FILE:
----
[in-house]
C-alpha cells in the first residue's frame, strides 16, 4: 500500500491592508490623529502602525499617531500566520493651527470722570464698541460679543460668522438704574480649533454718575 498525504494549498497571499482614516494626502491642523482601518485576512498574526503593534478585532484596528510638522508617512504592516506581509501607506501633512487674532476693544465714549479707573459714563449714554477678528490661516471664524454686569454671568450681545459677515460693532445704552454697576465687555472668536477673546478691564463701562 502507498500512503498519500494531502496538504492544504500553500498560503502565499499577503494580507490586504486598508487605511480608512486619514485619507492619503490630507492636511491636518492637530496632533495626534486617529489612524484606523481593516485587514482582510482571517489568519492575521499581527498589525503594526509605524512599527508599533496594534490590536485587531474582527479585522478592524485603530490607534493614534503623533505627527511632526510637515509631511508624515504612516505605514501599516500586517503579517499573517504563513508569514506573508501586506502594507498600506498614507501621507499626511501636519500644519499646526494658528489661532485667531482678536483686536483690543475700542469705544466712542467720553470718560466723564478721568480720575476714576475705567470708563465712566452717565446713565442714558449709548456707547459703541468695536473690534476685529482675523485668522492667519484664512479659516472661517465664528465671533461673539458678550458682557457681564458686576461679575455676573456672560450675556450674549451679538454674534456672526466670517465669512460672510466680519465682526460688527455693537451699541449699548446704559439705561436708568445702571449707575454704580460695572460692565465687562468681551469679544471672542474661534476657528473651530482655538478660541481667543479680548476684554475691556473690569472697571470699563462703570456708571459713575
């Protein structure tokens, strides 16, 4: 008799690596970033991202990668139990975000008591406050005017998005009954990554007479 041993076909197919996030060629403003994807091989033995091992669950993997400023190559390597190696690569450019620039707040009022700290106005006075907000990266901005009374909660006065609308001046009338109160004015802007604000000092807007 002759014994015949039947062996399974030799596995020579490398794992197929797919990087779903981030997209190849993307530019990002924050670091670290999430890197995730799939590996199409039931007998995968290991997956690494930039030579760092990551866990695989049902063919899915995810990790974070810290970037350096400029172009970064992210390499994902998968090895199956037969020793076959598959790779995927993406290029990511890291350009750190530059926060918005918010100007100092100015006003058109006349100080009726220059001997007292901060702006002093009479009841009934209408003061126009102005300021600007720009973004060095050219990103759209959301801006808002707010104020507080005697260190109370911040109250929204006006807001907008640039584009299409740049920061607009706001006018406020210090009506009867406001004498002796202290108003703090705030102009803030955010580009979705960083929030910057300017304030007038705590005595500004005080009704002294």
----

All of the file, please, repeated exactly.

[in-house]
C-alpha cells in the first residue's frame, strides 16, 4: 500500500491592508490623529502602525499617531500566520493651527470722570464698541460679543460668522438704574480649533454718575 498525504494549498497571499482614516494626502491642523482601518485576512498574526503593534478585532484596528510638522508617512504592516506581509501607506501633512487674532476693544465714549479707573459714563449714554477678528490661516471664524454686569454671568450681545459677515460693532445704552454697576465687555472668536477673546478691564463701562 502507498500512503498519500494531502496538504492544504500553500498560503502565499499577503494580507490586504486598508487605511480608512486619514485619507492619503490630507492636511491636518492637530496632533495626534486617529489612524484606523481593516485587514482582510482571517489568519492575521499581527498589525503594526509605524512599527508599533496594534490590536485587531474582527479585522478592524485603530490607534493614534503623533505627527511632526510637515509631511508624515504612516505605514501599516500586517503579517499573517504563513508569514506573508501586506502594507498600506498614507501621507499626511501636519500644519499646526494658528489661532485667531482678536483686536483690543475700542469705544466712542467720553470718560466723564478721568480720575476714576475705567470708563465712566452717565446713565442714558449709548456707547459703541468695536473690534476685529482675523485668522492667519484664512479659516472661517465664528465671533461673539458678550458682557457681564458686576461679575455676573456672560450675556450674549451679538454674534456672526466670517465669512460672510466680519465682526460688527455693537451699541449699548446704559439705561436708568445702571449707575454704580460695572460692565465687562468681551469679544471672542474661534476657528473651530482655538478660541481667543479680548476684554475691556473690569472697571470699563462703570456708571459713575
């Protein structure tokens, strides 16, 4: 008799690596970033991202990668139990975000008591406050005017998005009954990554007479 041993076909197919996030060629403003994807091989033995091992669950993997400023190559390597190696690569450019620039707040009022700290106005006075907000990266901005009374909660006065609308001046009338109160004015802007604000000092807007 002759014994015949039947062996399974030799596995020579490398794992197929797919990087779903981030997209190849993307530019990002924050670091670290999430890197995730799939590996199409039931007998995968290991997956690494930039030579760092990551866990695989049902063919899915995810990790974070810290970037350096400029172009970064992210390499994902998968090895199956037969020793076959598959790779995927993406290029990511890291350009750190530059926060918005918010100007100092100015006003058109006349100080009726220059001997007292901060702006002093009479009841009934209408003061126009102005300021600007720009973004060095050219990103759209959301801006808002707010104020507080005697260190109370911040109250929204006006807001907008640039584009299409740049920061607009706001006018406020210090009506009867406001004498002796202290108003703090705030102009803030955010580009979705960083929030910057300017304030007038705590005595500004005080009704002294």